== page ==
The South Korean Olympic Committee has protested the results of the women’s figure-skating competition, although the sport’s international governing body said Saturday it has not yet received the letter.
International Skating Union rules always have required such protests be filed immediately after the event.
The Koreans believe the judging was biased and cost Yuna Kim a second gold medal. The 2010 champion finished with silver, behind Russian teenager Adelina Sotnikova.
Much of the uproar over the women’s free skate centers on what many perceived as a lack of artistry in Sotnikova’s program. Yet her marks were comparable or better than those for the highly artistic Kim. Her technical marks were significantly better.
Bronze medalist Carolina Kostner of Italy also fell into the same category as Kim in her marks.
Asked to comment on South Korean media reports of the protest, International Olympic Committee spokesman Mark Adams on Saturday said any figure-skating issues would be a matter for the international union to handle.
“They have their processes and regulations,” Adams said. “From what I understand, the letter wouldn’t trigger any investigation.”
The skating union said it had not received the letter, and declined to comment further.
On Friday, the International Skating Union released a news release saying it “is confident in the high quality and integrity of the ISU judging system.”
“The ISU is strongly committed to conducting performance evaluations strictly and fairly and has adequate procedures in place to ensure the proper running of the sporting competitions,” the release said. “The officiating judges were selected by random drawing from a pool of 13 potential judges. All judges in an event represent different ISU member federations. The ladies’ free-skating panel included judges from Canada, Estonia, France, Germany, Italy, Japan, Russia, Slovakia and Ukraine.”
Scott Hamilton, the 1984 Olympic champion and a longtime television analyst who worked the games in Sochi for NBC, sees an intrinsic flaw in that setup. He believes the judges should be insulated from the day-to-day management of the sport, not a part of the federations that run it.
“The problem was never the scoring system,” Hamilton said of the 6.0 format that was changed to the points system soon after the 2002 Olympics pairs scandal. “It was how the judges are selected for these competitions. What happened in Salt Lake City resulted in this scoring system not treating the issue. Every sport out there has an affiliated association of officials. They are separate from the federation, and figure skating is hesitant to do that. It is a fundamental issue that leads to people having a hard time taking the results as the results.”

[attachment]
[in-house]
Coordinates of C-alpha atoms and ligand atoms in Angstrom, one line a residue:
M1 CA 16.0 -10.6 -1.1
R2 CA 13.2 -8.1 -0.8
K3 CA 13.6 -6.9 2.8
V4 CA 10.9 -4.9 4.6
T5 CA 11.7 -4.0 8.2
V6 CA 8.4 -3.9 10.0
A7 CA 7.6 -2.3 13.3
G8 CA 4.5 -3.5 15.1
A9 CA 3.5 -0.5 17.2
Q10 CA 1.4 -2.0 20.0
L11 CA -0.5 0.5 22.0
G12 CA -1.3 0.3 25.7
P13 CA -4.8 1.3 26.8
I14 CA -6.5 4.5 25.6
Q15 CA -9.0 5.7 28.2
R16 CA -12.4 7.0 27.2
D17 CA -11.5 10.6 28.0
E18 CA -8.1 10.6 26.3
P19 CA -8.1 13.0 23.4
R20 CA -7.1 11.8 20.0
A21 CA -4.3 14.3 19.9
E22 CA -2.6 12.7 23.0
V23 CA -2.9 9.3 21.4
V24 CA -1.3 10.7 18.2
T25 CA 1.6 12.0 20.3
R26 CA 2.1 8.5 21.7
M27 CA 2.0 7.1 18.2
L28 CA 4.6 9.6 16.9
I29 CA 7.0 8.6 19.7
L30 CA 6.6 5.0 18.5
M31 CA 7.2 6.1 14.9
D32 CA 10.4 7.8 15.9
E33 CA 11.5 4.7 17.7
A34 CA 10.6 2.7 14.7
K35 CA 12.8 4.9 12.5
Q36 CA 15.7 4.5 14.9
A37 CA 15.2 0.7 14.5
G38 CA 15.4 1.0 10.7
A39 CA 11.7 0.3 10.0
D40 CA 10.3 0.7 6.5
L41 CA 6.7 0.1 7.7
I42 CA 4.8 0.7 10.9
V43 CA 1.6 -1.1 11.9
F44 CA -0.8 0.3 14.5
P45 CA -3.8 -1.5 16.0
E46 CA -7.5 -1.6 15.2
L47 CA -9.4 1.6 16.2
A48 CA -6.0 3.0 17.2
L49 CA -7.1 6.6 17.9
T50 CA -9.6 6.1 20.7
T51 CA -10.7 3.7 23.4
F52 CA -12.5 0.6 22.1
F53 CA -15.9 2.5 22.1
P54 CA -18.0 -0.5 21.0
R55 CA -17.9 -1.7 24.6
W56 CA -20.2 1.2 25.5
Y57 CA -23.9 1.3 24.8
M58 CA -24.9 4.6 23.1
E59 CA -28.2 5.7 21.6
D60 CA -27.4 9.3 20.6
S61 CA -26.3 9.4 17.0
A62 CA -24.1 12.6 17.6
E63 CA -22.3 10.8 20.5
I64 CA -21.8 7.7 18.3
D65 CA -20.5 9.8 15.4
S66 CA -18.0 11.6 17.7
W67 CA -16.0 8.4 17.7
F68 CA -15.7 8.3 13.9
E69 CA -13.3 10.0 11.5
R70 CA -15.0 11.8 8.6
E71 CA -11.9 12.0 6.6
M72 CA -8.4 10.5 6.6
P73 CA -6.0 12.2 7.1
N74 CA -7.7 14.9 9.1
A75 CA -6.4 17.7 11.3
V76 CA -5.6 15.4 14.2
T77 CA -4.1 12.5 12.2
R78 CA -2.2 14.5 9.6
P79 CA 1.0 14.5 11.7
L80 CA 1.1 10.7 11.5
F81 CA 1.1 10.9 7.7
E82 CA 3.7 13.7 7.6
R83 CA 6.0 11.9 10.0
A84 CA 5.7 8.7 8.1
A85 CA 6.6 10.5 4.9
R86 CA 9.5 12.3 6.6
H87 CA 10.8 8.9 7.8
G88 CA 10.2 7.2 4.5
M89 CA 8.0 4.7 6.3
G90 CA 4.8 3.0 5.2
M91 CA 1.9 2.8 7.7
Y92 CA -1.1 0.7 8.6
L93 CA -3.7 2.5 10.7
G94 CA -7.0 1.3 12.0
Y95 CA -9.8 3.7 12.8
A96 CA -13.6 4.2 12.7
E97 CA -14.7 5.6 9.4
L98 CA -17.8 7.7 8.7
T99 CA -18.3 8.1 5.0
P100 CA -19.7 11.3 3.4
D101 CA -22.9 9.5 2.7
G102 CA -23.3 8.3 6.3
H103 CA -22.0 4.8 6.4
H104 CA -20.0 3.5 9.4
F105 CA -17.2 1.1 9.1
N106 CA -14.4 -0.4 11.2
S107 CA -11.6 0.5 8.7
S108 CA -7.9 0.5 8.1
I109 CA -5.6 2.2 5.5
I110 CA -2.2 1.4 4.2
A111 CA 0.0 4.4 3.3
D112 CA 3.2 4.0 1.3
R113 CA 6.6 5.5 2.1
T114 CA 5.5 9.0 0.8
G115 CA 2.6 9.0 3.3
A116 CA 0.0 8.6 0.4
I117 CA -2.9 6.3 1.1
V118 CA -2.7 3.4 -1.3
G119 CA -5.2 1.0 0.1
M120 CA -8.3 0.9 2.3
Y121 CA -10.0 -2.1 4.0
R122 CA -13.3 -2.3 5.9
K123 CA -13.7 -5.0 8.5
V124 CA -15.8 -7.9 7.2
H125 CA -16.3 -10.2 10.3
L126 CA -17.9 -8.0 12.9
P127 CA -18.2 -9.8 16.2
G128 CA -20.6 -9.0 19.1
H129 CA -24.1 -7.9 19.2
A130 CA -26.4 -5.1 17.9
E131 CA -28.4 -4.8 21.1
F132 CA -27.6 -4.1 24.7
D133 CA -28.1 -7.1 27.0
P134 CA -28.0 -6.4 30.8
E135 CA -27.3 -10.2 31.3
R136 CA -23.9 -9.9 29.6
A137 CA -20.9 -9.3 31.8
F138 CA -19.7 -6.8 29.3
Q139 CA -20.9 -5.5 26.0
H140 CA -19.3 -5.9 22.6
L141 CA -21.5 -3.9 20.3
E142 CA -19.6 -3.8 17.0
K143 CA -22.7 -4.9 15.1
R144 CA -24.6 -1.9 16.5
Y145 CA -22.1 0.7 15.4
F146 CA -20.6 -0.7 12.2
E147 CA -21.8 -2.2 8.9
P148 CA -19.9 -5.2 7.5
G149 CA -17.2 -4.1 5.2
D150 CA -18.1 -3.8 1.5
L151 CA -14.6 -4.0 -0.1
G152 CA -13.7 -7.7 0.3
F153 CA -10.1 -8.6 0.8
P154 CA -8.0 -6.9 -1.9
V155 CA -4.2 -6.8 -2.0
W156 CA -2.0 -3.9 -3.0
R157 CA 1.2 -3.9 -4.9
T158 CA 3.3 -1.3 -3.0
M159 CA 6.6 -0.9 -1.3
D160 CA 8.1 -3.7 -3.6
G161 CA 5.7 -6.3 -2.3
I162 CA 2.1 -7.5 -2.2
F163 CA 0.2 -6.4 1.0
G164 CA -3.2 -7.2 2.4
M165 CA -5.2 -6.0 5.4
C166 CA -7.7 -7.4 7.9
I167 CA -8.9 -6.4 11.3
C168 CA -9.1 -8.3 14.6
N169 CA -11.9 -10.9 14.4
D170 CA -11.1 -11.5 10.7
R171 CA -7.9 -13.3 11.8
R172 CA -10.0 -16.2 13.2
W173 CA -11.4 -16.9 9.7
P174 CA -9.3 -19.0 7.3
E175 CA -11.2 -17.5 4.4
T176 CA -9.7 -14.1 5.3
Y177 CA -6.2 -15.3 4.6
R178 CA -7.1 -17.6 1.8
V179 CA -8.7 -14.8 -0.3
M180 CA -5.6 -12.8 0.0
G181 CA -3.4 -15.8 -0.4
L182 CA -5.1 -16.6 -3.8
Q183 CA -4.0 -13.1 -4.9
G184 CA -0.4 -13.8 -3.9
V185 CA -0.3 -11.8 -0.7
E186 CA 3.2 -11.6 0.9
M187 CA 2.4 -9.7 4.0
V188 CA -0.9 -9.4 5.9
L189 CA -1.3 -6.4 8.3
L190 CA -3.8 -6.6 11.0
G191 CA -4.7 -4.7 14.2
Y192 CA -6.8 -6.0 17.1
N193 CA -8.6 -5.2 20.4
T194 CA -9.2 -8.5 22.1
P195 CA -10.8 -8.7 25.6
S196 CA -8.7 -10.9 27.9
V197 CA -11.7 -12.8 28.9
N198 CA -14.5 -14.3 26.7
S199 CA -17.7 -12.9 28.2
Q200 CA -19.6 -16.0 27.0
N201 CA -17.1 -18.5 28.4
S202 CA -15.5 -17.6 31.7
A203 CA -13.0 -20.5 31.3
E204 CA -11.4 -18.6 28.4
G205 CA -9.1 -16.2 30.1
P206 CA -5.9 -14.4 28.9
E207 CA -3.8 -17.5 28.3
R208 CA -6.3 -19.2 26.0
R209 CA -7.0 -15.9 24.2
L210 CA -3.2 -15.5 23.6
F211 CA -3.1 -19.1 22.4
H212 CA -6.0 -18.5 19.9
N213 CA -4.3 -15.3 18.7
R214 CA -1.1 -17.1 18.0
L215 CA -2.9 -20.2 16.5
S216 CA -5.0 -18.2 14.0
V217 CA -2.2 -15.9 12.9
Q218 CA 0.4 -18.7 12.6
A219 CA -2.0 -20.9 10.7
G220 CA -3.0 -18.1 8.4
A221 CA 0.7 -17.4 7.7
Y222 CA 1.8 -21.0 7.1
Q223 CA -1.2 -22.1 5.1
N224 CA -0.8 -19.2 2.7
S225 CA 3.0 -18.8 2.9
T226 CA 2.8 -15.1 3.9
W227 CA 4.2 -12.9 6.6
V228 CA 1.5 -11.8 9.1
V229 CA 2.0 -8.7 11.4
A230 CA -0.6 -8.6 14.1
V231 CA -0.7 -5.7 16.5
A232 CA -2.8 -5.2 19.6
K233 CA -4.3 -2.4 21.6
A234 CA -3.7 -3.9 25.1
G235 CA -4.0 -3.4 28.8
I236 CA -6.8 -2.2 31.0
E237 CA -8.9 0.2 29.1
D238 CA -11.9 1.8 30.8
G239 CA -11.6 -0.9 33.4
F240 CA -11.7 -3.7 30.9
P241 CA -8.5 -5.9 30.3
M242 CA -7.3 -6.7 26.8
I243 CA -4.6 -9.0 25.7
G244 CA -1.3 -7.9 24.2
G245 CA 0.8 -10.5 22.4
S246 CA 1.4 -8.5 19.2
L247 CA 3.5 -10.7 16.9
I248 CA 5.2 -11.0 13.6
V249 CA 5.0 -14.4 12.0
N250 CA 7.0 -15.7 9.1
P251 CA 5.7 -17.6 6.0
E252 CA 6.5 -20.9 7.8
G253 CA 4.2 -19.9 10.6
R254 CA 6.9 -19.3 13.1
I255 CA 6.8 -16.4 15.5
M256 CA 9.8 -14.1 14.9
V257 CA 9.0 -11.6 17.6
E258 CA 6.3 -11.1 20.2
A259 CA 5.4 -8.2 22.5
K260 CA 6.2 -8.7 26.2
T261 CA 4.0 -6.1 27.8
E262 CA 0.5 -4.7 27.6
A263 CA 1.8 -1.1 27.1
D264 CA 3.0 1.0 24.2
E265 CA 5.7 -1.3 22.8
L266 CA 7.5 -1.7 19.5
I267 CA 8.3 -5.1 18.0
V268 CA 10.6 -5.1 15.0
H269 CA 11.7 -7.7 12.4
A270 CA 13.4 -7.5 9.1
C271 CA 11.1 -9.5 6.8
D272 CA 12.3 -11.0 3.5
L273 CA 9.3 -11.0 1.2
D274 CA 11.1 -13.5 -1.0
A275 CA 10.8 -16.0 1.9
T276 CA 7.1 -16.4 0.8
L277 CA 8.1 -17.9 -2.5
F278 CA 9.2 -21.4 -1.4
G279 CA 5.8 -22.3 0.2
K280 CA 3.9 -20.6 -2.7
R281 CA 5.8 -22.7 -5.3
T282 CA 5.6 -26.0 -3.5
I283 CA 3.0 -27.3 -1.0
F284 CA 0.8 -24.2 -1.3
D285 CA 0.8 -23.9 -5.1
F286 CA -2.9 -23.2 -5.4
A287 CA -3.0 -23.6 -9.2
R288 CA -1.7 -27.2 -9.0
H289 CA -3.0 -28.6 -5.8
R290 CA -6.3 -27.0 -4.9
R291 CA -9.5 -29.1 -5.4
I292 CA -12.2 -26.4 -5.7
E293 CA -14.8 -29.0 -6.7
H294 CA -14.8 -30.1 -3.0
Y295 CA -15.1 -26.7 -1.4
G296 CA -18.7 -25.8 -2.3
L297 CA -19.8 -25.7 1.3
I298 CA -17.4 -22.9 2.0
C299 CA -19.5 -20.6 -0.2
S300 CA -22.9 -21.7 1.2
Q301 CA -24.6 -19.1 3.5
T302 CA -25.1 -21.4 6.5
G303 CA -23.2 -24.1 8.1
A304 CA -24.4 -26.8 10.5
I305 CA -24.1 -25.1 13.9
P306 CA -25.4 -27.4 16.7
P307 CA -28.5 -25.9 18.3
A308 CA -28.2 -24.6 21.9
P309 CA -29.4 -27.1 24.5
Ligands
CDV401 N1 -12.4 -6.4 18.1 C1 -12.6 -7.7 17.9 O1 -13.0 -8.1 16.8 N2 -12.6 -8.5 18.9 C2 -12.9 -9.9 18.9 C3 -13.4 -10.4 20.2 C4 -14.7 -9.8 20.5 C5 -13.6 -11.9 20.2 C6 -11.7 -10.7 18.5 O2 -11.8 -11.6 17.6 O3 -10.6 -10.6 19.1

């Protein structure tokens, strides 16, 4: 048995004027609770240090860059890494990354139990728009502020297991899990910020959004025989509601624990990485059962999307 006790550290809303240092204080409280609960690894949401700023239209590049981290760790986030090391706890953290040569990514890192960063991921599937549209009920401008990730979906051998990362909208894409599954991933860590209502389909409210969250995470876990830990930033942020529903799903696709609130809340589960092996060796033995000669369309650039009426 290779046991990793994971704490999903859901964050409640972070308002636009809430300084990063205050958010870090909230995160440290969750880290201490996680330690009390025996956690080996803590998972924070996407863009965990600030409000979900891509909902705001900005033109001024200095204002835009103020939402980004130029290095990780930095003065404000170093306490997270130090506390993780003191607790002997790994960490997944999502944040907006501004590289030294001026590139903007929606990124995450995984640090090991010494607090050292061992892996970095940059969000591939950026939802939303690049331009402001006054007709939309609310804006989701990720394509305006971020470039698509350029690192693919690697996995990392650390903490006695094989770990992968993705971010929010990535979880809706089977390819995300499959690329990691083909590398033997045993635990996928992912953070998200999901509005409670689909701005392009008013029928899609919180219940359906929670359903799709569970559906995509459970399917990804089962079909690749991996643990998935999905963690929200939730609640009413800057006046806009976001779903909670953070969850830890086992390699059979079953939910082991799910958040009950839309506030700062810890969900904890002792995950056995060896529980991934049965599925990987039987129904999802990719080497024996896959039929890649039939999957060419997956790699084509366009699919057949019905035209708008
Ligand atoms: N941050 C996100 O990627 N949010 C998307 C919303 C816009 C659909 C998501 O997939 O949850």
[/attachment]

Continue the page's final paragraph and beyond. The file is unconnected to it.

Cross country skiing
Marit Bjoergen is now the most decorated female Winter Olympian in history with 10 total medals and six gold, including three in Sochi and three from Vancouver. Her career total puts her one ahead of Russian cross-country skier Lyubov Egorova, who had six golds and three silvers. Two other women — Stafania Belmondo of Italy and Soviet skier Raisa Smetanina — also have 10 medals, but fewer golds. Therese Johaug took silver in the 30K race, while Kristin Stoermer Steira completed the Norwegian sweep by winning bronze.
The Dutch men’s team of Sven Kramer, Jan Blokhuijsen and Koen Verweij set an Olympic record of three minutes, 37.71 seconds in the team pursuit. The Netherlands also held the old record of 3:39.95, set in Vancouver four years ago. South Korea took the silver and Poland the bronze. In the women’s race, the Netherlands team of Ireen Wust, Marrit Leenstra and Jorien ter Mors also set an Olympic record of 2:58.05. Poland took silver and Russia bronze. Wust now has won five medals in Sochi, more than any other athlete — two golds and three silvers.
Russian anchor Anton Shipulin beat Germany’s Simon Schempp on the final lap to give the host nation its first biathlon gold of the Sochi Olympics. The 4x7.5-kilometer relay was the last biathlon competition at the games. Defending champion Norway led for most of the race but dropped to fourth after anchor Emil Hegle Svendsen missed three targets in his final shooting. Germany got the silver and Austria the bronze.
The American-born Vic Wild, who became a Russian citizen in 2011 after marrying Russian snowboarder Alena Zavarzina, won gold in parallel giant slalom. Wild and another adopted Russian, former South Korean short-track speedskater Viktor Ahn, have won five of Russia’s 11 gold medals in Sochi. Zan Kosir of Slovenia took silver behind Wild, and Benjamin Karl of Austria won bronze. In the women’s parallel slalom, Dujmovits edged Anke Karstens of Germany at the finish. Amelie Kober of Germany won bronze.